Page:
Ciriello, V. M., Dempsey, P. G., Maikala, R. V., & O’Brien, N. V. (2008). Secular changes in psychophysically determined maximum acceptable weights and forces over 20 years for male industrial workers. Ergonomics, 51, 593–601.
Cohen, J. (1977). Statistical power analysis for the behavioral sciences. New York: Academic Press.
D’Amato, A., & Herzfeld, R. (2008). Learning orientation, organizational commitment, and talent retention across generations: A study of European managers. Journal of Managerial Psychology, 23, 929–953.
Davis, J. B., Pawlowski, S. D., & Houston, A. (2006). Work commitments of Baby Boomers and Gen-Xers in the IT profession: Generational differences or myth? Journal of Computer Information Systems, 46, 43–49.
Dries, N., Pepermans, R., & De Kerpel, E. (2008). Exploring four generations' beliefs about career: Is "satisfied" the new "successful"? Journal of Managerial Psychology, 23, 907–928.
Dumais, S. A. (2009). The academic attitudes of American teenagers, 1990–2002: Cohort and gender effects on math achievement. Social Science Research, 38, 767–780.
Families and Work Institute. (2006). Generation and gender in the workplace. American Business Collaboration. http://familiesandwork.org/site/research/reports/main.html.
Gloeckler, G. (2008). The millennials invade the B-schools. Business Week, 47–50. November 13, 2008.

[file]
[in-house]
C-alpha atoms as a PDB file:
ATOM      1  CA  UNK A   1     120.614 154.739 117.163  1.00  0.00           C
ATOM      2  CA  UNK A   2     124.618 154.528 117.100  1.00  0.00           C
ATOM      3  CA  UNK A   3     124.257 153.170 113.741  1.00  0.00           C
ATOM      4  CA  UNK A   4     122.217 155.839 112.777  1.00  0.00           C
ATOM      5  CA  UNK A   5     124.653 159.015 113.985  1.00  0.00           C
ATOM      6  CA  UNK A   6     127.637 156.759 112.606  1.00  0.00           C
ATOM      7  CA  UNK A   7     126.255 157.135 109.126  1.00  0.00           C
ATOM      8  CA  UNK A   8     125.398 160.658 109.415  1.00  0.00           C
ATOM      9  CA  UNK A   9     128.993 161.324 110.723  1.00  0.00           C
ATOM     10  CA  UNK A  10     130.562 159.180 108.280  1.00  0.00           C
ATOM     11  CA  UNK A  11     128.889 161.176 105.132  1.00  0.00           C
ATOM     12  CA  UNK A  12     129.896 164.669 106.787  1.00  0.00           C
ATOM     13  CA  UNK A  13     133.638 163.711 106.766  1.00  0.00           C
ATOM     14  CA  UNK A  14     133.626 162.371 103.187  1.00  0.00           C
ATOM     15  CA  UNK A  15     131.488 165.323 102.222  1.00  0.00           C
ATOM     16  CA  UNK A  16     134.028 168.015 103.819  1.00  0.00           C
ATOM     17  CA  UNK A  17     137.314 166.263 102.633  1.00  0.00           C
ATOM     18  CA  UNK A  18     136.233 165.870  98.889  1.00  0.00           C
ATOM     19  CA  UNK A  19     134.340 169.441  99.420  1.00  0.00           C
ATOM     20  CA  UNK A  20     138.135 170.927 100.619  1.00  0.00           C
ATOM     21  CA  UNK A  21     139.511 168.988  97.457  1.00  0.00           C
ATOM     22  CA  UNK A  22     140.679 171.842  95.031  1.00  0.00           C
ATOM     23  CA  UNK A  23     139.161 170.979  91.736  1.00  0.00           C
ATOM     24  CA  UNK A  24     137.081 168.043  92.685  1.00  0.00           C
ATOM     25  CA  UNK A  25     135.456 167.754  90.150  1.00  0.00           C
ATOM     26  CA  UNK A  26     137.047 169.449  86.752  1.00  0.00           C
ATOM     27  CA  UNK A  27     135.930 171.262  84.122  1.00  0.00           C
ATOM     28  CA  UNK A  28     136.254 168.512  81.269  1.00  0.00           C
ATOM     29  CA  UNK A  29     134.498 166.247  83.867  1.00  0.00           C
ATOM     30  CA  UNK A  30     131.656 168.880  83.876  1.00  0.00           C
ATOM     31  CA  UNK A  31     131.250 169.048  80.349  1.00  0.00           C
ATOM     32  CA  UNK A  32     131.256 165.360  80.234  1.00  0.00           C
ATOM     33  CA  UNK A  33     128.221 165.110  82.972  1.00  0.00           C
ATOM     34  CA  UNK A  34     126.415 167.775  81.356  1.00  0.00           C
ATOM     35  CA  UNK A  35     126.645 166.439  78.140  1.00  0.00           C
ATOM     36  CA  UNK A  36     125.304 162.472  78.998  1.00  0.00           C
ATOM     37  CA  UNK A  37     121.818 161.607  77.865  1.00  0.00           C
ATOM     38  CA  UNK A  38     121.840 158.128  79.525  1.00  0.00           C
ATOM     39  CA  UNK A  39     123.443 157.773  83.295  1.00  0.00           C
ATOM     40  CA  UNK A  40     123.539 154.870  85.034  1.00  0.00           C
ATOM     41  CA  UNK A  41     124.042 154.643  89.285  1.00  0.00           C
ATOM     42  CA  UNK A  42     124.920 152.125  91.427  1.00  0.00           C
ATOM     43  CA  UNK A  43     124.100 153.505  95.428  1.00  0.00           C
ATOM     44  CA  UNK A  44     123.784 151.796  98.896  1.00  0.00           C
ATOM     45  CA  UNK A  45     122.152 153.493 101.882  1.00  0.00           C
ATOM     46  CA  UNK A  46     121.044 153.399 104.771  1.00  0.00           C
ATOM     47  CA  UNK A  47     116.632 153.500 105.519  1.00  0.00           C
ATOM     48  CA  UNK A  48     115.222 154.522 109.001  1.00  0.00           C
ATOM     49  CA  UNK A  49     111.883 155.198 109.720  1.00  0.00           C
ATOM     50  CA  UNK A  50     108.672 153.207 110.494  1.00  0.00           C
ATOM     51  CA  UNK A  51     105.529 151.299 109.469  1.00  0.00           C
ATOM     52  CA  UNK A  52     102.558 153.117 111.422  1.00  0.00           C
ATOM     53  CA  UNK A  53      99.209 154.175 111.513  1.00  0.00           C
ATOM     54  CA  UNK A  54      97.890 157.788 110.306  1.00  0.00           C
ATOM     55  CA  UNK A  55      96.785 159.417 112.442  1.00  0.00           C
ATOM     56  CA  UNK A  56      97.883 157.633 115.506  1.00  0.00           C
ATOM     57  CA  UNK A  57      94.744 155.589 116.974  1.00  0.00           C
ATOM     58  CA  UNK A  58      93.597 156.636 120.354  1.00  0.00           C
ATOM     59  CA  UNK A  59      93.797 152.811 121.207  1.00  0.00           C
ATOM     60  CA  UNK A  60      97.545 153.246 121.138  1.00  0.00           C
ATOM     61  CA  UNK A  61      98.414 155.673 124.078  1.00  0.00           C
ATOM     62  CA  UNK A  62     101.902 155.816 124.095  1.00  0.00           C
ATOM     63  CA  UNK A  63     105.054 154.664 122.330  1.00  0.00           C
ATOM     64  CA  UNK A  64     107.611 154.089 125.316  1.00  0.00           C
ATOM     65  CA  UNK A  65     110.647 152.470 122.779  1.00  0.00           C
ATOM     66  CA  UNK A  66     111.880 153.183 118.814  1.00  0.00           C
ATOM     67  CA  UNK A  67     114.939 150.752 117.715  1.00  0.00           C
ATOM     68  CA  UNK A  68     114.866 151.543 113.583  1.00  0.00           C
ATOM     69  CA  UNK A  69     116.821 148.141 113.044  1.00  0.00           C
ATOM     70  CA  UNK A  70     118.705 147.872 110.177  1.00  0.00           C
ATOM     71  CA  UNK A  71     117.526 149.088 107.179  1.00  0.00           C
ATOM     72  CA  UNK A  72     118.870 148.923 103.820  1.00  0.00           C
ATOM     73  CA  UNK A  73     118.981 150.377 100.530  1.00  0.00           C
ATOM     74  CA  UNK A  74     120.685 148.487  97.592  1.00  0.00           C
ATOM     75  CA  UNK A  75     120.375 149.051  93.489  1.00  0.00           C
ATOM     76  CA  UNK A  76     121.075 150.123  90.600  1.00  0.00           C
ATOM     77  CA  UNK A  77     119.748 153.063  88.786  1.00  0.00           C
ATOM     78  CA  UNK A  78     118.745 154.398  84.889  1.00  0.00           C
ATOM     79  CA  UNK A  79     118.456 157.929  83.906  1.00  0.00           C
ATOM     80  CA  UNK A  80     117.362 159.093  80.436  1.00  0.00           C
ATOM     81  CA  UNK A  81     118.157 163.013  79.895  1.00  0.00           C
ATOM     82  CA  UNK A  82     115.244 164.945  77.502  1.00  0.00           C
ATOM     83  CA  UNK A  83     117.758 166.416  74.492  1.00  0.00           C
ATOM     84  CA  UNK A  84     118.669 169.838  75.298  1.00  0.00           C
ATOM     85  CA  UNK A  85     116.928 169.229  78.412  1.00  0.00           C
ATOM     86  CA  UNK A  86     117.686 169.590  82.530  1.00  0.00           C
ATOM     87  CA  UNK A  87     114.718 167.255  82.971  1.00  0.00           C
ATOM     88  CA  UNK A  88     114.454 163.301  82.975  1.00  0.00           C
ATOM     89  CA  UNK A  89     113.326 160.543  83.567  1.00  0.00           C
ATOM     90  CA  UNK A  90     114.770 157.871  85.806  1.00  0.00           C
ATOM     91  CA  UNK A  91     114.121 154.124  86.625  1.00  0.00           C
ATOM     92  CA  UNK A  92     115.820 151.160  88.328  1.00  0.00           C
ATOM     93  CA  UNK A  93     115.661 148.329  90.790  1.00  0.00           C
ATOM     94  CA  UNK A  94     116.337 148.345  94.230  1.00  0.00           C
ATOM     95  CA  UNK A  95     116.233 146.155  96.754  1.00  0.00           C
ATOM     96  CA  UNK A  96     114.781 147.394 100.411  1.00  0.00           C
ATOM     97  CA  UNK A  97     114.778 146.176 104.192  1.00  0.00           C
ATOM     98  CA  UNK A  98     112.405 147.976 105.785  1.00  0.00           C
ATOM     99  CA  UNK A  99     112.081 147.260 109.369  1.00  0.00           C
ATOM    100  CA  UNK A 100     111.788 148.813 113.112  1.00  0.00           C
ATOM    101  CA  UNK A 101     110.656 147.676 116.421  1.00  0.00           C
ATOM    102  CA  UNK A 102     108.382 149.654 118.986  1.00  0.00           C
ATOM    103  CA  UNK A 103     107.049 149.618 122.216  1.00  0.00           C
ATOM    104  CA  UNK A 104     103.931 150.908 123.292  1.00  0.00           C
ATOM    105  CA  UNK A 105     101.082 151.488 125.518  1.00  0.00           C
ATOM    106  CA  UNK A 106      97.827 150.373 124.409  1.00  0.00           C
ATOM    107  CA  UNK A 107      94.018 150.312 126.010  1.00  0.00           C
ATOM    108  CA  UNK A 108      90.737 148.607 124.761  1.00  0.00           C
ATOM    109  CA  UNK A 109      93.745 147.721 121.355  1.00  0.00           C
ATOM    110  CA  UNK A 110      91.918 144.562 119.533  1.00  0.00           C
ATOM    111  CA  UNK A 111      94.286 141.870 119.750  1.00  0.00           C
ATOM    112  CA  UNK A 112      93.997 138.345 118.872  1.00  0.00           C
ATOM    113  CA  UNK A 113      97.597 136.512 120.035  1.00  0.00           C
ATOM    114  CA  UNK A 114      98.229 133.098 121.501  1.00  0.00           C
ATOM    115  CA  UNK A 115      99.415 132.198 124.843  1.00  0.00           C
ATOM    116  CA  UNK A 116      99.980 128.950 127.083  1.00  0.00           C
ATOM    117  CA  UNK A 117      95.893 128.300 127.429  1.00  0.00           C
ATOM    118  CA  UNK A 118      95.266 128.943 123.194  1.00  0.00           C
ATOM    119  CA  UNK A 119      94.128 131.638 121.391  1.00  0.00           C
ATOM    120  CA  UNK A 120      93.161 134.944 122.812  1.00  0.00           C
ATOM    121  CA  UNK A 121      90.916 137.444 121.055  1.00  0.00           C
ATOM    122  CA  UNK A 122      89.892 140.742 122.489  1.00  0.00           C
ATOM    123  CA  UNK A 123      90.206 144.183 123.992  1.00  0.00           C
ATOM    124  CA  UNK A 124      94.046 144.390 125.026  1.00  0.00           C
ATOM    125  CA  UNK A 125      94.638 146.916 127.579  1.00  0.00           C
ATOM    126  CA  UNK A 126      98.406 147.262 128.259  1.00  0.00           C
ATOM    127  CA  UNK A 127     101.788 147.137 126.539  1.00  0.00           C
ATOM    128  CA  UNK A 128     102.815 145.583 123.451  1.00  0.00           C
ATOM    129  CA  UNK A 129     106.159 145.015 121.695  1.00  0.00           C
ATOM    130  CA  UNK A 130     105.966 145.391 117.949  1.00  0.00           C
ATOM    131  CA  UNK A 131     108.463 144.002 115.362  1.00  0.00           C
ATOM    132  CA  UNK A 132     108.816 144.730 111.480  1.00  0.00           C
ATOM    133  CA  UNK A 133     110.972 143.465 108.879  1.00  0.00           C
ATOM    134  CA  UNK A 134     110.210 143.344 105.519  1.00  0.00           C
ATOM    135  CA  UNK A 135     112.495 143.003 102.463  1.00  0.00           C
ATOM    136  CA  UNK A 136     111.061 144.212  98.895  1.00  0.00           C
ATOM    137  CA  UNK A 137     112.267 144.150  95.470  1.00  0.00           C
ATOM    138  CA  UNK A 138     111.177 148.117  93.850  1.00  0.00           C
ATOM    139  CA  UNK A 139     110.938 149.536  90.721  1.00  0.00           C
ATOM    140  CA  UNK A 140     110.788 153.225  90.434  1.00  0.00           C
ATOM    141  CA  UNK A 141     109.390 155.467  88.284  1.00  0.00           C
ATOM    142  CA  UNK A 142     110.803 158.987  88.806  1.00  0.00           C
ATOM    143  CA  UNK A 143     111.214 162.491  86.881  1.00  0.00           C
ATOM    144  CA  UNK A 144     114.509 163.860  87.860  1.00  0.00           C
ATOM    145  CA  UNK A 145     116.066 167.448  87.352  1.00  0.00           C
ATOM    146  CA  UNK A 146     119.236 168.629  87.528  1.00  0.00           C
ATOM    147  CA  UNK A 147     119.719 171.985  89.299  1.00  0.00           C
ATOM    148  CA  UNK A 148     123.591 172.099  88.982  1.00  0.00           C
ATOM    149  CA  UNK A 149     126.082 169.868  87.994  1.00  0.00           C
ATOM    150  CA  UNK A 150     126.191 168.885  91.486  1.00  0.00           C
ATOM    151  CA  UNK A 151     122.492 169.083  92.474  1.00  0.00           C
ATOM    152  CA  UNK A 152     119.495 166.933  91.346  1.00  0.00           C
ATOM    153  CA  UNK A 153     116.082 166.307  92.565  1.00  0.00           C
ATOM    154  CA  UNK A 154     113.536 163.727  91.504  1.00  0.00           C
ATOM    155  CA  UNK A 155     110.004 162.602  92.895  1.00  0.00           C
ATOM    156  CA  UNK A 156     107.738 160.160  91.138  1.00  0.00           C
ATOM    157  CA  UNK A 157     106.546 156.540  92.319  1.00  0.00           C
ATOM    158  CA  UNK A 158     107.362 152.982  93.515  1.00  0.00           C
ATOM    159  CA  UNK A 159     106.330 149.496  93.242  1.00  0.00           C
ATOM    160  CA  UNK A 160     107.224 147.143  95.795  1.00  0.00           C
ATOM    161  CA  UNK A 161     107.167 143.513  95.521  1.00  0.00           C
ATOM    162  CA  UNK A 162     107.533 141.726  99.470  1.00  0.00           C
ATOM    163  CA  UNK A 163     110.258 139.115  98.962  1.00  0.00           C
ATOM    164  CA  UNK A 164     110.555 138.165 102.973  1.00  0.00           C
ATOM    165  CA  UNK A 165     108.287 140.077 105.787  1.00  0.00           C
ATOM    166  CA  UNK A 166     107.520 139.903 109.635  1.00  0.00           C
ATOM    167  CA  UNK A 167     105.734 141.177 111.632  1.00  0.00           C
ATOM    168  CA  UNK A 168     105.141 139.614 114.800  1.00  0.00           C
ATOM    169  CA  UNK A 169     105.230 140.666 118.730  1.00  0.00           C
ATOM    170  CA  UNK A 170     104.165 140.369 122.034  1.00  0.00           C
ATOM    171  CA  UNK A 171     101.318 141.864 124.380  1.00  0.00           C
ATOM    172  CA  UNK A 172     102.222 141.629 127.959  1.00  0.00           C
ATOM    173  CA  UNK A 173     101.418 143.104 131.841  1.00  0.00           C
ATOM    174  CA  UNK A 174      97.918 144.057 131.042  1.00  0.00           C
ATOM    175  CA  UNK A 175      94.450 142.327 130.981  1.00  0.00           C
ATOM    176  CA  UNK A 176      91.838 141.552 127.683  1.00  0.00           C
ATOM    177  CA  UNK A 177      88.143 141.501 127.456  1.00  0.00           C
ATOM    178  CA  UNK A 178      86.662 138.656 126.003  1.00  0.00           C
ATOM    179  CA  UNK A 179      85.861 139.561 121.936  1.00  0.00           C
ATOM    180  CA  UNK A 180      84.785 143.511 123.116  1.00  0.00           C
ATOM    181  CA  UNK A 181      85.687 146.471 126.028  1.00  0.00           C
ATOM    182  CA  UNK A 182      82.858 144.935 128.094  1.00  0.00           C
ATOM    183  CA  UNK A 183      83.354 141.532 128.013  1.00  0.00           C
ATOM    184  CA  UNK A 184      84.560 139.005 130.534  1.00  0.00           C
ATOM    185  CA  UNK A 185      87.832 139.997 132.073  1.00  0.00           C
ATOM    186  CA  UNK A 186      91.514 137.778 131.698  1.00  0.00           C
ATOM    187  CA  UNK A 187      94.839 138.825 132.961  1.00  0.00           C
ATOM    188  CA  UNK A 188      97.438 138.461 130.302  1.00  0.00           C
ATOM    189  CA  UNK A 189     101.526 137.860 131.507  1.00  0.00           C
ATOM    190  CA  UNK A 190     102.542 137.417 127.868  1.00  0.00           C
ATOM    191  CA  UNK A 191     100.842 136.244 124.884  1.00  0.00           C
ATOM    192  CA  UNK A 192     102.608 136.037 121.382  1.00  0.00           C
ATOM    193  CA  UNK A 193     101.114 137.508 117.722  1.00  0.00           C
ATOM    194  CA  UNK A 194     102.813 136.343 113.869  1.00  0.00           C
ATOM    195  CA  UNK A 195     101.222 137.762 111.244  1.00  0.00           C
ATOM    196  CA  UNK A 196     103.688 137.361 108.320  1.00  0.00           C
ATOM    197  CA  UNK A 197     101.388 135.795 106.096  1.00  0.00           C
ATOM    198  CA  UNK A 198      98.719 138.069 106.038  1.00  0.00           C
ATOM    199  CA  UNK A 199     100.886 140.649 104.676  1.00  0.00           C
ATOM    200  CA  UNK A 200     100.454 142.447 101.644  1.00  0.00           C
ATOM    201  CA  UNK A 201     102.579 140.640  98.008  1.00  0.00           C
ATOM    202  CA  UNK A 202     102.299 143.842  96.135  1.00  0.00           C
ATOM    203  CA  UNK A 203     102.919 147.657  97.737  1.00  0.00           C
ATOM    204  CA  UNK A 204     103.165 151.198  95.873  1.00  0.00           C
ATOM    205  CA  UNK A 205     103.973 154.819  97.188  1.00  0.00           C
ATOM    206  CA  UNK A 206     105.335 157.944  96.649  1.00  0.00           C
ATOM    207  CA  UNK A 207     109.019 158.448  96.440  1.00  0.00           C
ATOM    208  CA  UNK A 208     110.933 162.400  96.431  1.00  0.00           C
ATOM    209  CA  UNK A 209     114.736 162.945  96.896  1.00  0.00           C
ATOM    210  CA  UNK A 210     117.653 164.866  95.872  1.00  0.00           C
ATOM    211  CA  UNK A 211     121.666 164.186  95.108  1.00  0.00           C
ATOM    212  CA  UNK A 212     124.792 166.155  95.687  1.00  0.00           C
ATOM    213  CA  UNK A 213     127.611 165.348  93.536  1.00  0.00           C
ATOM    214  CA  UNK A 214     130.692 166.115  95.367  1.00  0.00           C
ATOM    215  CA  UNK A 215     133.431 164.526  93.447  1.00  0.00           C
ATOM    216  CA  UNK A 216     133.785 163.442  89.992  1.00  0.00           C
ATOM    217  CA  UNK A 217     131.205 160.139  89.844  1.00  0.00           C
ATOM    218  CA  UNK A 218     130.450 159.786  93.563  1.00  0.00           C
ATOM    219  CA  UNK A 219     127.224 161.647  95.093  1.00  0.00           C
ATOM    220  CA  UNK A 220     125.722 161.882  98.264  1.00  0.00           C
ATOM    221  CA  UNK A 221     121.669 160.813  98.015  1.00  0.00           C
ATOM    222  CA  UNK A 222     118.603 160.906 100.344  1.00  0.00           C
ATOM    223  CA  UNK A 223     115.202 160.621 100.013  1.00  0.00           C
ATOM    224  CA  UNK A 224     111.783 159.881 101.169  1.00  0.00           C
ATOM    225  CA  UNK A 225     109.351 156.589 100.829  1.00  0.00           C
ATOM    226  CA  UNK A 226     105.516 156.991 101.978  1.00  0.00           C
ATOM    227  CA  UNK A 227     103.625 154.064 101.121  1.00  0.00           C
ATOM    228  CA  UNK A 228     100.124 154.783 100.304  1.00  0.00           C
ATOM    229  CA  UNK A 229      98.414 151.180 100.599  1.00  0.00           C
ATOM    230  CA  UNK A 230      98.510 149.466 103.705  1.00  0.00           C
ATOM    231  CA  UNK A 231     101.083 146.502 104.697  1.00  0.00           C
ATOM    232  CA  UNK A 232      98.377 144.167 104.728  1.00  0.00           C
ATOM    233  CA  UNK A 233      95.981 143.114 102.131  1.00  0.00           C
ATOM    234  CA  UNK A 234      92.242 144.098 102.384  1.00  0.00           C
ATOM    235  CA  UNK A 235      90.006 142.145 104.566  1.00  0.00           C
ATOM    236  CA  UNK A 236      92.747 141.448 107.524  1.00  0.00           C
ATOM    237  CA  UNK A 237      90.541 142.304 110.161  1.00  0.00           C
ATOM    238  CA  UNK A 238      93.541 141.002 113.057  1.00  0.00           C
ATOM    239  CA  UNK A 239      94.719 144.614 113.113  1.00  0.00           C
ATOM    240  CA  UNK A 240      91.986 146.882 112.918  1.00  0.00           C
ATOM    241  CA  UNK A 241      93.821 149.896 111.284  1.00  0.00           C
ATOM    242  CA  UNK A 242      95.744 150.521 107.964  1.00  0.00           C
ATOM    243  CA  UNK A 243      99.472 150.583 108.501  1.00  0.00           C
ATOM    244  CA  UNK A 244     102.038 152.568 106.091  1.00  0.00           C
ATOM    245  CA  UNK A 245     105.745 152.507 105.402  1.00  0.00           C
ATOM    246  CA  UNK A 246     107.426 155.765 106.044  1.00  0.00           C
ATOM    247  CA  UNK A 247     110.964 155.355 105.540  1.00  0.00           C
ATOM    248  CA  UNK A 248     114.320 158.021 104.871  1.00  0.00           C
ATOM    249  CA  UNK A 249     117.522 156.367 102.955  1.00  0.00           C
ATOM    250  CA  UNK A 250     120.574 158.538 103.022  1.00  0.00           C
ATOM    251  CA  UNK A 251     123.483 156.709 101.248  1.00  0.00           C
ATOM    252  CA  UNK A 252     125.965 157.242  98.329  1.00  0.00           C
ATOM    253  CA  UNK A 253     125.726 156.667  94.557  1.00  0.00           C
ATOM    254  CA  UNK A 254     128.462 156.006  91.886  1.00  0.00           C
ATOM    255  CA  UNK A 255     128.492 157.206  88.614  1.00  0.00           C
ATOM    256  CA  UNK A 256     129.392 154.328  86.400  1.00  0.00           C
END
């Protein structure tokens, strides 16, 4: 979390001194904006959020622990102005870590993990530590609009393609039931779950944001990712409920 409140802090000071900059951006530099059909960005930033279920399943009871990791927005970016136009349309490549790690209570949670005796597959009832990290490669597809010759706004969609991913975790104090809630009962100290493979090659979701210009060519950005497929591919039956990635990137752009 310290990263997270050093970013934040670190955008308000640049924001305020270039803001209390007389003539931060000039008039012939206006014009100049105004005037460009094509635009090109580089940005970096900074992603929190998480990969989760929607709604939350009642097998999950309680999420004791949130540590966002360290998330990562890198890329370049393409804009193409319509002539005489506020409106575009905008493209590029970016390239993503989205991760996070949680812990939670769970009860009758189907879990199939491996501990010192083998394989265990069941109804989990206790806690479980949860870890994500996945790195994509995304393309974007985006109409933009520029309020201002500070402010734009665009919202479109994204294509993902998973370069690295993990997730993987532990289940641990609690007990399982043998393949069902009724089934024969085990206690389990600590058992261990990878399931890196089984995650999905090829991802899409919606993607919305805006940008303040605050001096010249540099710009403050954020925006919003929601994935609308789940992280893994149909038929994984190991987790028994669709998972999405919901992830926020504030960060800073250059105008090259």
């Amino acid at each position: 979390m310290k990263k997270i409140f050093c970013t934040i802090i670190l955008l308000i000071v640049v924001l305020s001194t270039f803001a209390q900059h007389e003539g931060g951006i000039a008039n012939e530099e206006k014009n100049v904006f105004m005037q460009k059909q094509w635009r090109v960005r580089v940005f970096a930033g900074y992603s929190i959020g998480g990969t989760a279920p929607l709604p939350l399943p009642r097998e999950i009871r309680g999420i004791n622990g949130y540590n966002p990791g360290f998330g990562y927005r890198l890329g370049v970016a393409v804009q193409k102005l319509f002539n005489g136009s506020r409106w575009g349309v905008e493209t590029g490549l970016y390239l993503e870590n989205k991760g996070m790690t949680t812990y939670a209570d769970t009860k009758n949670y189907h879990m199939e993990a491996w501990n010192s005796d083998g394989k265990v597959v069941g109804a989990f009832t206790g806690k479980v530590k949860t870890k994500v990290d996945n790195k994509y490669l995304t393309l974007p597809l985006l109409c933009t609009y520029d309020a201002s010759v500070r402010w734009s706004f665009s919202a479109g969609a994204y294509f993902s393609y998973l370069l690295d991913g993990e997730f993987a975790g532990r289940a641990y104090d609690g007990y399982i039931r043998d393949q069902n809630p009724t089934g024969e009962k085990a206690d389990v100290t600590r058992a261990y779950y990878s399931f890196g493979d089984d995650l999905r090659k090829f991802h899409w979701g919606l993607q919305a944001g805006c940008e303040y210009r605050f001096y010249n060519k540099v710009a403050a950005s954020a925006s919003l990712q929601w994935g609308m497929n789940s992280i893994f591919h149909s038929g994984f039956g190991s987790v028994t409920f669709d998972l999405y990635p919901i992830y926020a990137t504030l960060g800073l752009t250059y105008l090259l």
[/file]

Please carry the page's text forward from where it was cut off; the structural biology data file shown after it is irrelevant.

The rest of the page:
Harris Poll. (2008). Widely held attitudes to different generations. August 20, 2008, from http://www.harrisinteractive.com/news/allnewsbydate.asp?NewsID=1328.
Hira, N. A. (2007). Attracting the twentysomething worker. Fortune (online exclusive), May 15, 2007. Accessed August 31, 2009, from http://money.cnn.com/magazines/fortune/fortune_archive/2007/05/28/100033934/index.htm.
Howe, N., & Strauss, W. (2000). Millennials rising: The next great generation. New York: Vintage Books.
Jurkiewicz, C. L. (2000). Generation X and the public employee. Public Personnel Management, 29, 55–74.
Kowske, B. J., Rasch, R., & Wiley, J. (2010). Millennials’ (lack of) attitude problem: An empirical examination of generation effects on work attitudes. Journal of Business and Psychology.
Lancaster, L. C., & Stillman, D. (2003). When generations collide: Who they are, why they clash. How to solve the generational puzzle at work. New York: HarperCollins.
Low, K. S. D., Yoon, M., Roberts, B. W., & Rounds, J. (2005). The stability of vocational interests from early adolescence to middle adulthood: A quantitative review of longitudinal studies. Psychological Bulletin, 131, 713–737.
Malhotra, N., & Krosnick, J. A. (2007). The effect of survey mode and sampling on inferences about political attitudes and behavior: Comparing the 2000 and 2004 ANES to Internet surveys with nonprobability samples. Political Analysis, 15, 286–323.
Needleman, S. E. (2008). The latest office perk: Getting paid to volunteer. More companies subsidize donations of time and talent; bait for Millennial Generation. The Wall Street Journal, April 29, 25–26.